Trump prosecutor charges ex-campaign chairman

Former Trump campaign chairman Paul Manafort, left, leaves his home in Alexandria, Virginia, outside Washington on Monday. Manafort, and a former business associate, Rick Gates, have been told to surrender to federal authorities. (AP photo)

WASHINGTON: Special Counsel Robert Mueller’s investigation into Russian interference in the 2016 election revealed its first targets Monday.

Trump’s former campaign chairman, Paul Manafort, and a former Manafort business associate were indicted on felony charges of conspiracy against the United States and other counts.

Separately, ex-Trump campaign adviser George Papadopoulos pleaded guilty to lying to the FBI about Russian s and is said to be cooperating with the prosecutor.

The charges ushered Mueller’s sprawling investigation into a new phase with felony charges and possible prison sentences for key members of the Trump campaign.

Trump quickly tweeted that the alleged misdeeds by his former campaign chairman were “years ago,” and he insisted there was “NO COLLUSION” between his campaign and Russia. He added, as he has a number of times recently, “Why aren’t Crooked Hillary & the Dems the focus?????”

The charges against Manafort and Rick Gates contend the men acted as unregistered foreign agents for Ukrainian interests. The indictments also include several other financial counts involving tens of millions of dollars routed through offshore accounts.

Papadopoulos, who served as a foreign policy adviser to the Trump campaign, is a former foreign policy adviser to the presidential campaign. He pleaded guilty on Monday to making false statements and “material omissions” to the FBI about the nature of links between the Trump campaign and the Russian government, according to a criminal statement filed with the US District Court for the District of Columbia.

Papadopoulos allegedly lied to federal investigators about his interactions with a professor with ties to the Kremlin, according to the statement of offence filed Monday. The professor told Papadopoulos that the Russians had “dirt” on then-candidate Hillary Clinton in the form of “thousands of emails.”

Papadopoulos claimed that his interactions with the professor occurred before he joined the campaign.

But “in truth and in fact,” the criminal statement says, Papadopoulos learned he would be an adviser to the campaign in early March, and he met the professor on or about March 14, 2016. The professor “only took interest” in Papadopoulos because of his role in the campaign, and the professor told Papadopoulos about the “thousands of emails” on or about April 26, 2016, when he had been on board with the Trump operation for more than a month.

Manafort’s indictment doesn’t reference the Trump campaign or make any allegations about coordination between the Kremlin and the president’s aides to influence the outcome of the election in Trump’s favor. The indictment does allege a criminal conspiracy was continuing through February of this year, after Trump had taken office.

The indictment filed in federal court in Washington accused both men of funneling payments through foreign companies and bank accounts as part of their political work in Ukraine. Manafort and Gates surrendered to federal authorities Monday, and were expected in court later in the day to face charges brought by Mueller’s team.

The indictment lays out 12 counts including conspiracy against the United States, conspiracy to launder money, acting as an unregistered foreign agent, making false statements and several charges related to failing to report foreign bank and financial accounts. The indictment alleges the men moved money through hidden bank accounts in Cyprus, St. Vincent and the Grenadines and the Seychelles.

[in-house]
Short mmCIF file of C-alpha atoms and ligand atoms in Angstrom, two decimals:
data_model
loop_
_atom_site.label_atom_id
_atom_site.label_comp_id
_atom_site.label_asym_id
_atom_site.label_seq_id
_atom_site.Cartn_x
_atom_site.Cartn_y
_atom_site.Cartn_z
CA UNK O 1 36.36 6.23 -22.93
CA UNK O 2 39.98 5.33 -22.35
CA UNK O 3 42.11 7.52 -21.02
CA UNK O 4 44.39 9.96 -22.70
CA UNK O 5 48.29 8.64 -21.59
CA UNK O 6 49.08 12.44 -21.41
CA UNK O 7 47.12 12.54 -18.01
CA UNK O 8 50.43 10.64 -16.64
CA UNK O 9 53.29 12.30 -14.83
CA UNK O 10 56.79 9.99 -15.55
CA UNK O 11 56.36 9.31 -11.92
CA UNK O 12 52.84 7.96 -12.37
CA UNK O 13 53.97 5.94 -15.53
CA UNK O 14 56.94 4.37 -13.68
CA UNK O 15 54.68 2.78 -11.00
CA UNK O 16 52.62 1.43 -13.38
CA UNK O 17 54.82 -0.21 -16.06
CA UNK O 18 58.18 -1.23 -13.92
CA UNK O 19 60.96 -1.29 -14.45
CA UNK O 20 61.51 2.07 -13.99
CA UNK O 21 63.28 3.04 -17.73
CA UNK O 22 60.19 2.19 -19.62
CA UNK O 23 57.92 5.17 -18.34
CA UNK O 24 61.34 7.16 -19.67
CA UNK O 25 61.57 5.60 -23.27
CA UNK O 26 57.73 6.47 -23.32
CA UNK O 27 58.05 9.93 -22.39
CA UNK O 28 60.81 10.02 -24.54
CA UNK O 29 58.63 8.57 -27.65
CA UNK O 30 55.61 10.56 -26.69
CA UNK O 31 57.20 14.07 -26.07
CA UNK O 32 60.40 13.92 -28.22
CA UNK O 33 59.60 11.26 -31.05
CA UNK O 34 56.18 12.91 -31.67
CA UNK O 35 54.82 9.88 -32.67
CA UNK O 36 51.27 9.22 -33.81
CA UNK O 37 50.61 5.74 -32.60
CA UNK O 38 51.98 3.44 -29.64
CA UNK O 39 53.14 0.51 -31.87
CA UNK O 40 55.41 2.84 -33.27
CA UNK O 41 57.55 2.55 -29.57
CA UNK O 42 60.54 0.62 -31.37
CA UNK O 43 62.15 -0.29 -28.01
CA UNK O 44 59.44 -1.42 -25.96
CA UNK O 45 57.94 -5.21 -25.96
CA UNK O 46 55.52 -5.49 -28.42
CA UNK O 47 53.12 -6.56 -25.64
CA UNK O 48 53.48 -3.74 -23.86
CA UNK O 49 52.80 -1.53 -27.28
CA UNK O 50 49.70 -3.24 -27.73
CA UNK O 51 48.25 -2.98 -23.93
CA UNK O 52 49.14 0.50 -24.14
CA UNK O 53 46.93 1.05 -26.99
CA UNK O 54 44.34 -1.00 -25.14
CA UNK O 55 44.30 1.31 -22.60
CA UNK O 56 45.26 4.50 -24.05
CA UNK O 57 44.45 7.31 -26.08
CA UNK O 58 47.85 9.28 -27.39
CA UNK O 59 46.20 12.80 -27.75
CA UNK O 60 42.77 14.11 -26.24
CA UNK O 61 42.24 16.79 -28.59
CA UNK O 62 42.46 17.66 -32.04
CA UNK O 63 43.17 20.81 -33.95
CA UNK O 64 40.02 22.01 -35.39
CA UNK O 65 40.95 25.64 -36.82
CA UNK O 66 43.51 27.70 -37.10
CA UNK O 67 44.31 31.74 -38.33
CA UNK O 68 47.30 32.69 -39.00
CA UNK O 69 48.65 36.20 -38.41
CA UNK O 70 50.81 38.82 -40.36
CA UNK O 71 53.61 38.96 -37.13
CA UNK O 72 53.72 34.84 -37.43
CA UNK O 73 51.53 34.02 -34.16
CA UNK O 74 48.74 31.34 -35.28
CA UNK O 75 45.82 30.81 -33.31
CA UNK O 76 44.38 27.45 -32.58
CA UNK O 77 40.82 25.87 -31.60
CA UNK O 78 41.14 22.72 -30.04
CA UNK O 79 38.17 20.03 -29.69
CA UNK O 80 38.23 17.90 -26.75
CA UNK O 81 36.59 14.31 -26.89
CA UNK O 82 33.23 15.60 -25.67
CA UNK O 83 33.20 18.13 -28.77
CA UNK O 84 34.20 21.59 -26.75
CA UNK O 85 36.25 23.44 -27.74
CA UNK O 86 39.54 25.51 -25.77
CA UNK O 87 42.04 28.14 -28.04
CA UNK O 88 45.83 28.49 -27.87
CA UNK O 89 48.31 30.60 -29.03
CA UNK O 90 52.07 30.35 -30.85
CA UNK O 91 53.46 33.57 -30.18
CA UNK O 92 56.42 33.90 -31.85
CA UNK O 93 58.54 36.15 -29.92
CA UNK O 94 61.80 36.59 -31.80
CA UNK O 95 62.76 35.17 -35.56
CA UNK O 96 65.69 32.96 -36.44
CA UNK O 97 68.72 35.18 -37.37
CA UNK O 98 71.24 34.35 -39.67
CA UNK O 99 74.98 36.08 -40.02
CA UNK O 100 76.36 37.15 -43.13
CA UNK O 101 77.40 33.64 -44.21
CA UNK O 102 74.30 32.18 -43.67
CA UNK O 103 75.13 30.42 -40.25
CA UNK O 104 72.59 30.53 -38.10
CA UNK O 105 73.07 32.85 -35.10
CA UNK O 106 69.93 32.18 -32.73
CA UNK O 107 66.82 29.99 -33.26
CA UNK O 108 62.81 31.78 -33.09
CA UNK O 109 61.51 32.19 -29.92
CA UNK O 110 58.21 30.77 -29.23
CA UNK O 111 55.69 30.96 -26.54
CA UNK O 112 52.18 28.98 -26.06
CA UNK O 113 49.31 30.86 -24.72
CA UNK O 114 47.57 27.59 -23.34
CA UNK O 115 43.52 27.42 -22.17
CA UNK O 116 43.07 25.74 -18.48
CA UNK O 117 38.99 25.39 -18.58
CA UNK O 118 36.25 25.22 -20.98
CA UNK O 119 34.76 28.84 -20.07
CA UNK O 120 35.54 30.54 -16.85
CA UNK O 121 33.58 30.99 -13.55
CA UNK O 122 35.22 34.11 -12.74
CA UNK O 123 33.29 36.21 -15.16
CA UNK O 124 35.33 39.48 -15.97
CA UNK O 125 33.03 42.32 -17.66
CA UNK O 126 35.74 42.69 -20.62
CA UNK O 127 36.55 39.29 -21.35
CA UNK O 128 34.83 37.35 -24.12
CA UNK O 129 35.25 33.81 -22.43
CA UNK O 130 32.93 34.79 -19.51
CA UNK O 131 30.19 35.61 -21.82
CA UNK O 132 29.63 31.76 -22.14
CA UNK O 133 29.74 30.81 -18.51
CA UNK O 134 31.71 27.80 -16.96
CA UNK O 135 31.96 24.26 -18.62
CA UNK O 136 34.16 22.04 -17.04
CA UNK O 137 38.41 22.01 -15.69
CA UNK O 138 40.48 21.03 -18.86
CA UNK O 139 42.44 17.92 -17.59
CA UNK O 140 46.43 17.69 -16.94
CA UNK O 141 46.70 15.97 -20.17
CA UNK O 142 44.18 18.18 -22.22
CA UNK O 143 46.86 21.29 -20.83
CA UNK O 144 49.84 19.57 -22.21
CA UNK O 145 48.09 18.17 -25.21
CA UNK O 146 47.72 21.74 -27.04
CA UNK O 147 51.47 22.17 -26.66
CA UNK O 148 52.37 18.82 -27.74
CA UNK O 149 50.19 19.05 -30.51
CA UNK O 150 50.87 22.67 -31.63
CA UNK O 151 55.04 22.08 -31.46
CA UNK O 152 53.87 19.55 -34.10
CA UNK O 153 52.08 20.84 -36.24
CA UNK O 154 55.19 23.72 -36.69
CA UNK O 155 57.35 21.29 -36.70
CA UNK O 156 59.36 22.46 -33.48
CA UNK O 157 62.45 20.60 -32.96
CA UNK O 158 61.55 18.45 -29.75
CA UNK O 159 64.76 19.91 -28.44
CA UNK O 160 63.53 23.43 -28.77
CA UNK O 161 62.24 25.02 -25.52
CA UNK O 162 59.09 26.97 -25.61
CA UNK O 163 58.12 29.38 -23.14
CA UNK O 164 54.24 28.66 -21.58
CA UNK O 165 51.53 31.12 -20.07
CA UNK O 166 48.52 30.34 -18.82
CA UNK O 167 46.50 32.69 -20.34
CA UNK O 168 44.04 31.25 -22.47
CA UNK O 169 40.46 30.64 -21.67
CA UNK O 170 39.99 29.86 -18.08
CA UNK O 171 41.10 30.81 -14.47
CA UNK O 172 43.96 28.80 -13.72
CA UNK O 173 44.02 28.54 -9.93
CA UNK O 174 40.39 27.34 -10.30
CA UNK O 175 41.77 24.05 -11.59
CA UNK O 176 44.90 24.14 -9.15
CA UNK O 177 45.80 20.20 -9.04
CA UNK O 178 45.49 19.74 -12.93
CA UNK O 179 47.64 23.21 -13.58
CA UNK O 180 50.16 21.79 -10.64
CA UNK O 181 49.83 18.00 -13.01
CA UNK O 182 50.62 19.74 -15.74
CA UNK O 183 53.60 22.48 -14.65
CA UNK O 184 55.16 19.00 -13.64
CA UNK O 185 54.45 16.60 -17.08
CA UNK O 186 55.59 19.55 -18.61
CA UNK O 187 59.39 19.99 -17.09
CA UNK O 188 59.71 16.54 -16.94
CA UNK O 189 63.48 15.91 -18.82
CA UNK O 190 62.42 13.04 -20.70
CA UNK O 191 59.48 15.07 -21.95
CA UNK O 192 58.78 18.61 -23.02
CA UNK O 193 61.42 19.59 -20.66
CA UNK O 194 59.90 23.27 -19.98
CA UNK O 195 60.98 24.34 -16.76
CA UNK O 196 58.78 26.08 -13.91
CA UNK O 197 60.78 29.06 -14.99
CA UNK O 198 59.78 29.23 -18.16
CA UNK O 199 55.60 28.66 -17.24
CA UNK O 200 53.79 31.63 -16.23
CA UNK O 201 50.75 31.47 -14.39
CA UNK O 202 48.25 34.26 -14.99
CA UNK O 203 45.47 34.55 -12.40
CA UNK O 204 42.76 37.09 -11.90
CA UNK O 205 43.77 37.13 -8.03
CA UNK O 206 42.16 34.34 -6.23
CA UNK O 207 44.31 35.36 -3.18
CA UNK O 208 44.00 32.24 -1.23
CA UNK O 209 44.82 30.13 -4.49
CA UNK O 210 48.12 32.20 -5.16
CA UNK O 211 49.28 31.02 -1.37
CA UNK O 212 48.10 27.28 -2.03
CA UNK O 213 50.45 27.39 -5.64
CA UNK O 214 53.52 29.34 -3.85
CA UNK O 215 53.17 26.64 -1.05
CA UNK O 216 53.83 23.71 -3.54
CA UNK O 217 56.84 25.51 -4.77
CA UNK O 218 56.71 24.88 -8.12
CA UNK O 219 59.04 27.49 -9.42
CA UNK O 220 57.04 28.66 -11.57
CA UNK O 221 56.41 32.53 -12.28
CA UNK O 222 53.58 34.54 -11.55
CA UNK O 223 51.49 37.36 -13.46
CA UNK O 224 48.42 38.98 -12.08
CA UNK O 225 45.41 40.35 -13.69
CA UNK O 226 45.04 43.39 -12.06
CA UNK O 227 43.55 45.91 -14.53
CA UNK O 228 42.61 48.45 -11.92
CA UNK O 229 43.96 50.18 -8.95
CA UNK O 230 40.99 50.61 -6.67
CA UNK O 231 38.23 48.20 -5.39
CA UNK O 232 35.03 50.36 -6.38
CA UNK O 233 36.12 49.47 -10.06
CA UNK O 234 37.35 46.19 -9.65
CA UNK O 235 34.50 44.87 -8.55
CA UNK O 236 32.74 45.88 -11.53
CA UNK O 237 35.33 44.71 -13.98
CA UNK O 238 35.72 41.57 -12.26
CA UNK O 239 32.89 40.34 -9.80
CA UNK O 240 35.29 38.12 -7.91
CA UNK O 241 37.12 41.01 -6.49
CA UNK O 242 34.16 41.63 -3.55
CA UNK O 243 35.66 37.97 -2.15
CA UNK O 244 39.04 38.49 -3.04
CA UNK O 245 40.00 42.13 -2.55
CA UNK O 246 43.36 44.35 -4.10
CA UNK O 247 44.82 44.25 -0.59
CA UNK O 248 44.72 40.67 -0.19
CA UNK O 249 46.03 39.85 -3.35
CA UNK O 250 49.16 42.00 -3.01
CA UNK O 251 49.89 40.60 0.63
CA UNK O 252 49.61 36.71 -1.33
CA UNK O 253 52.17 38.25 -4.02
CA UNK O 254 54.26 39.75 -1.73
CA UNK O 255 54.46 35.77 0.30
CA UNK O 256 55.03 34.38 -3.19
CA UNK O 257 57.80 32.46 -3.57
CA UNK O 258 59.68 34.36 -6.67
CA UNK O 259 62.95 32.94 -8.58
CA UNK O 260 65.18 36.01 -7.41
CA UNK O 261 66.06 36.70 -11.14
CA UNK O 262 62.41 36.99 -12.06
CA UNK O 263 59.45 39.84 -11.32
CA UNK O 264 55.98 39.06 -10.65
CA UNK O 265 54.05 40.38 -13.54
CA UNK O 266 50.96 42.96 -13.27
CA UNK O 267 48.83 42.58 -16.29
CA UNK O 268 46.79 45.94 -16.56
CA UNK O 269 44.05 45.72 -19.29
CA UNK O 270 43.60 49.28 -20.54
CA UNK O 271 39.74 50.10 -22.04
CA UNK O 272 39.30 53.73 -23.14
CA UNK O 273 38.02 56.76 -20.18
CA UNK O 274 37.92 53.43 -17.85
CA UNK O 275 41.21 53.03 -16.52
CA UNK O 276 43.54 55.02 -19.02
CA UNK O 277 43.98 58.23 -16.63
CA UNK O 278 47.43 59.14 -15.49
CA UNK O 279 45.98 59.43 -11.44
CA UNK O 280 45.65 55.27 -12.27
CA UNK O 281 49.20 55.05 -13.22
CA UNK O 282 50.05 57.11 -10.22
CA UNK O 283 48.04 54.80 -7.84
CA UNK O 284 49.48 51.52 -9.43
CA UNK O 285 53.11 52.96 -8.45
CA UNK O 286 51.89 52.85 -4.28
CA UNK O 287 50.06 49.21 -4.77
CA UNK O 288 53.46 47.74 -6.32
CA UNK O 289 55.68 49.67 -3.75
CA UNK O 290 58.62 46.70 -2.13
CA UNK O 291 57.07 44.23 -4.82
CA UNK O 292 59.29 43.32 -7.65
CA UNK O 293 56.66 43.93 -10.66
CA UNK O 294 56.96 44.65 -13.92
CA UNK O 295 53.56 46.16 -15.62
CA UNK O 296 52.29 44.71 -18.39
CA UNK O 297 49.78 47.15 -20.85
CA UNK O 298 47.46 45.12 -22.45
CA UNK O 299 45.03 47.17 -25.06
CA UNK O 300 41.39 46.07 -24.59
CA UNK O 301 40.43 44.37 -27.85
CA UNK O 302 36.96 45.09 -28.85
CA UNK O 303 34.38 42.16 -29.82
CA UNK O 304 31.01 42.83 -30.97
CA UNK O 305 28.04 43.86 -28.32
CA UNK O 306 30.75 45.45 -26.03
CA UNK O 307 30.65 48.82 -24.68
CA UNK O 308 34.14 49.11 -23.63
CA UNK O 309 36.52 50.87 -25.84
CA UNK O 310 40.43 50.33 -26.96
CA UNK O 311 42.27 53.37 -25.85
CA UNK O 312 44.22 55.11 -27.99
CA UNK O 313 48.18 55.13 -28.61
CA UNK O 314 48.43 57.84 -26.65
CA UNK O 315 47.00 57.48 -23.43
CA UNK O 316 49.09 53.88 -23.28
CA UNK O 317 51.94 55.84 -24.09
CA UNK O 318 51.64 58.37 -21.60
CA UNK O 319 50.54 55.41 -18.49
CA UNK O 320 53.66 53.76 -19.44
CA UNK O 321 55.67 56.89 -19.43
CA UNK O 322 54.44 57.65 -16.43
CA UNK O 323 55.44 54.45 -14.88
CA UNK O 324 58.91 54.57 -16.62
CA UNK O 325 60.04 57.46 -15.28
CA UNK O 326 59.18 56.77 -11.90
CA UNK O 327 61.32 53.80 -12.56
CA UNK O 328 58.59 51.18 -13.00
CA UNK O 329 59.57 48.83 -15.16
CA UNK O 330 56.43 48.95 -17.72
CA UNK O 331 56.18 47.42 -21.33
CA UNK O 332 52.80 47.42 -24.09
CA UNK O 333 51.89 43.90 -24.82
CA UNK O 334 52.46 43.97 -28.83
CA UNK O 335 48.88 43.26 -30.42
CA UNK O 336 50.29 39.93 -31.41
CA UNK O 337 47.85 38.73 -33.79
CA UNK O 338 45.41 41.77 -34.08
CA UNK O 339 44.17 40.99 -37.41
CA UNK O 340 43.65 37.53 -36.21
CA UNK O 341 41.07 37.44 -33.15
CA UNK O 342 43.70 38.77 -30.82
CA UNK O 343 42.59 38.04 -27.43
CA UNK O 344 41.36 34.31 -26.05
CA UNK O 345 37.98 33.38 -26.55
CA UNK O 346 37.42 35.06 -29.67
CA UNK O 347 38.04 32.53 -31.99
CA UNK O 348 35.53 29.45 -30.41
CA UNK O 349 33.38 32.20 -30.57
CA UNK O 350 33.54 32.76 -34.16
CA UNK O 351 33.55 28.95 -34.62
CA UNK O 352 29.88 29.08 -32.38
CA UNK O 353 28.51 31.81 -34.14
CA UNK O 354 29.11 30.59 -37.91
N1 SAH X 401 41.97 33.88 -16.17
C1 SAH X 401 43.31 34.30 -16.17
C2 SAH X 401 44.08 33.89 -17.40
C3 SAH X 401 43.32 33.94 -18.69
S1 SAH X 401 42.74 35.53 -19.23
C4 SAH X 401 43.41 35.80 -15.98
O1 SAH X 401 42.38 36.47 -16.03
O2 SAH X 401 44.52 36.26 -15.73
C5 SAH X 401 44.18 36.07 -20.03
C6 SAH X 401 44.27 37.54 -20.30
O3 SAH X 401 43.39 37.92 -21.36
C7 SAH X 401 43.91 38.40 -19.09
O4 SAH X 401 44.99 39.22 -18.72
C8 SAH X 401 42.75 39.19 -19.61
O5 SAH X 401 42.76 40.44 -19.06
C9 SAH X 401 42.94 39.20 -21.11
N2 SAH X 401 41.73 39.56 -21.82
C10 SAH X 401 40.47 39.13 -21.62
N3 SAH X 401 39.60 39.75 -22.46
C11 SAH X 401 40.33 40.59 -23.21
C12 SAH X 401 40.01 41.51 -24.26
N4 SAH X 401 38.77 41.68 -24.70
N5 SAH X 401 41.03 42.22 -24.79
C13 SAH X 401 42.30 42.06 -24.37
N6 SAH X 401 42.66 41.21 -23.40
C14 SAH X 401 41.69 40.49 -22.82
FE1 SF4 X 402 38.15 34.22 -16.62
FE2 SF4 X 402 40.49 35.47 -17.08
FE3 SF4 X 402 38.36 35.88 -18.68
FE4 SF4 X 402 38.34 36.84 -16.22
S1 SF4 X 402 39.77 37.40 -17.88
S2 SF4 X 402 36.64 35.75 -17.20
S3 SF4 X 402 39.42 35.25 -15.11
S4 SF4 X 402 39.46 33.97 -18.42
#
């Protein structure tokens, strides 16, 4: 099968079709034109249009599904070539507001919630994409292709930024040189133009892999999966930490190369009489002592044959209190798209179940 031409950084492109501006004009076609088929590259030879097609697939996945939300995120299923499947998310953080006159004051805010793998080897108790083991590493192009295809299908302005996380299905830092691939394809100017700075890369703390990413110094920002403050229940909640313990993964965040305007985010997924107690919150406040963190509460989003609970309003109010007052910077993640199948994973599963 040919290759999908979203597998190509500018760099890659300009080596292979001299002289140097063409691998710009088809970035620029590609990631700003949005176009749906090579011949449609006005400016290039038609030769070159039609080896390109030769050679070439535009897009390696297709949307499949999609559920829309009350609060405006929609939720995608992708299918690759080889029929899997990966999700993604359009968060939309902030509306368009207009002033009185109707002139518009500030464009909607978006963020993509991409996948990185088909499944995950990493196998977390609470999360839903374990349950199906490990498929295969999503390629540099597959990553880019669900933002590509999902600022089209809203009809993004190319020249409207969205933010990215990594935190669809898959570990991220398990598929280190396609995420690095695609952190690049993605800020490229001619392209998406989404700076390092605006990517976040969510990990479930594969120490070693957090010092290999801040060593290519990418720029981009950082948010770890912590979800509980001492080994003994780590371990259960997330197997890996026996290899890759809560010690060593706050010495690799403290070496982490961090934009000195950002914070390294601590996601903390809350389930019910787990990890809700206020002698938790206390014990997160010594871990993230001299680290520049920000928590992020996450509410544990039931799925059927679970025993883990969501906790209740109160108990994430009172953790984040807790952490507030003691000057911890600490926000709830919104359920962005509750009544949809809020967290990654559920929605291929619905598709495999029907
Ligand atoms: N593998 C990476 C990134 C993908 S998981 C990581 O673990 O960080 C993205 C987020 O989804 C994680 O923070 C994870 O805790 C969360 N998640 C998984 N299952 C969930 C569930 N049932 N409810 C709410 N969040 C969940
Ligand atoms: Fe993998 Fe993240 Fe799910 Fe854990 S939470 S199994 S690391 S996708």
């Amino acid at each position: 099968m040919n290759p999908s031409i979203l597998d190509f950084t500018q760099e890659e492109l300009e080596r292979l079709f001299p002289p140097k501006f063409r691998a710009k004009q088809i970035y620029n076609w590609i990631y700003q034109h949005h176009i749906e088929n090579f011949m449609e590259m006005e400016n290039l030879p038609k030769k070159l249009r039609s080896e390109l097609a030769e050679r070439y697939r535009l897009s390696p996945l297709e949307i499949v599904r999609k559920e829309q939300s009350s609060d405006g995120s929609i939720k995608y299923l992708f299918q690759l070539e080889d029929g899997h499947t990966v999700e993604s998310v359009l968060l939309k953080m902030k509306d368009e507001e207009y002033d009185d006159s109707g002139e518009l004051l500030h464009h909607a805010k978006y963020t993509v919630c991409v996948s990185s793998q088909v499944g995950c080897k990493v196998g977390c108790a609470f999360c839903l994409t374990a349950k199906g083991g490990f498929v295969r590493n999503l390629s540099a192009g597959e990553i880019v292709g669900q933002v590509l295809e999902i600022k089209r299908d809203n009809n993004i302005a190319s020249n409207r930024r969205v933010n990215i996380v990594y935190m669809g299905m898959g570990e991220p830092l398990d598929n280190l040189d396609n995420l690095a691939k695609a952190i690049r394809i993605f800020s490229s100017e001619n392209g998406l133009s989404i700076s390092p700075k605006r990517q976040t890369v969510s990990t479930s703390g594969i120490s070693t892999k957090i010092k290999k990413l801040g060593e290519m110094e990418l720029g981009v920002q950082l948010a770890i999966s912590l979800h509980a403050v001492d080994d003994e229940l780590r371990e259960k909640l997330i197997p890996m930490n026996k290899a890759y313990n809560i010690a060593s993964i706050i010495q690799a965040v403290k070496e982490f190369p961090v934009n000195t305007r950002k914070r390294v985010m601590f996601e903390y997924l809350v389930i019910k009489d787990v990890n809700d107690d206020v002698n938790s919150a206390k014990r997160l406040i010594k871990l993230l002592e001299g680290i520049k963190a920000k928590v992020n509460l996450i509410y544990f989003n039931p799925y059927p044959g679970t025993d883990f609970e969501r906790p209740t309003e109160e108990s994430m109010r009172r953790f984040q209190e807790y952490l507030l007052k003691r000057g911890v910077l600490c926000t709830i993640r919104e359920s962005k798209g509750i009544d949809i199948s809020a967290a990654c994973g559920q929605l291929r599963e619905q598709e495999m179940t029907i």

In total, more than $75 million flowed through the offshore accounts, according to the indictment. Manafort is accused of laundering more than $18 million.

A spokesman for Manafort did not immediately return calls or text messages requesting comment. Manafort and Gates have previously denied any wrongdoing.

Manafort, 68, was fired as Trump’s campaign chairman in August 2016 after word surfaced that he had orchestrated a covert lobbying operation on behalf of pro-Russian interests in Ukraine.

The indictments against Manafort and Gates were largely based on activities disclosed in August 2016 by The Associated Press, which reported that the pair had directly orchestrated a covert Washington lobbying operation on behalf of Ukraine’s ruling political party.

The indictment accuses Manafort and Gates of orchestrating a nearly decade-long conspiracy to covertly work for Ukrainian interests and launder millions of dollars through offshore accounts. Specifically, the indictment accuses Manafort of using “his hidden overseas wealth to enjoy a lavish lifestyle in the United States, without paying taxes on that income.” That included using offshore accounts to purchase multimillion-dollar properties in the U.S., some of which the government is seeking to seize.

Mueller was appointed as special counsel in May to lead the Justice Department’s investigation into whether the Kremlin worked with associates of the Trump campaign to tip the presidential election.

The appointment came one week after the firing of James Comey, who as FBI director led the investigation, and also followed the recusal months earlier of Attorney General Jeff Sessions from the probe.

Mueller’s investigators have focused on Manafort for months. In July, they raided one of his homes in Virginia, searching for tax and international banking records.

Manafort joined Trump’s campaign in March 2016 and oversaw the convention delegate strategy. Trump pushed him out in August amid a steady stream of negative headlines about Manafort’s foreign consulting work.

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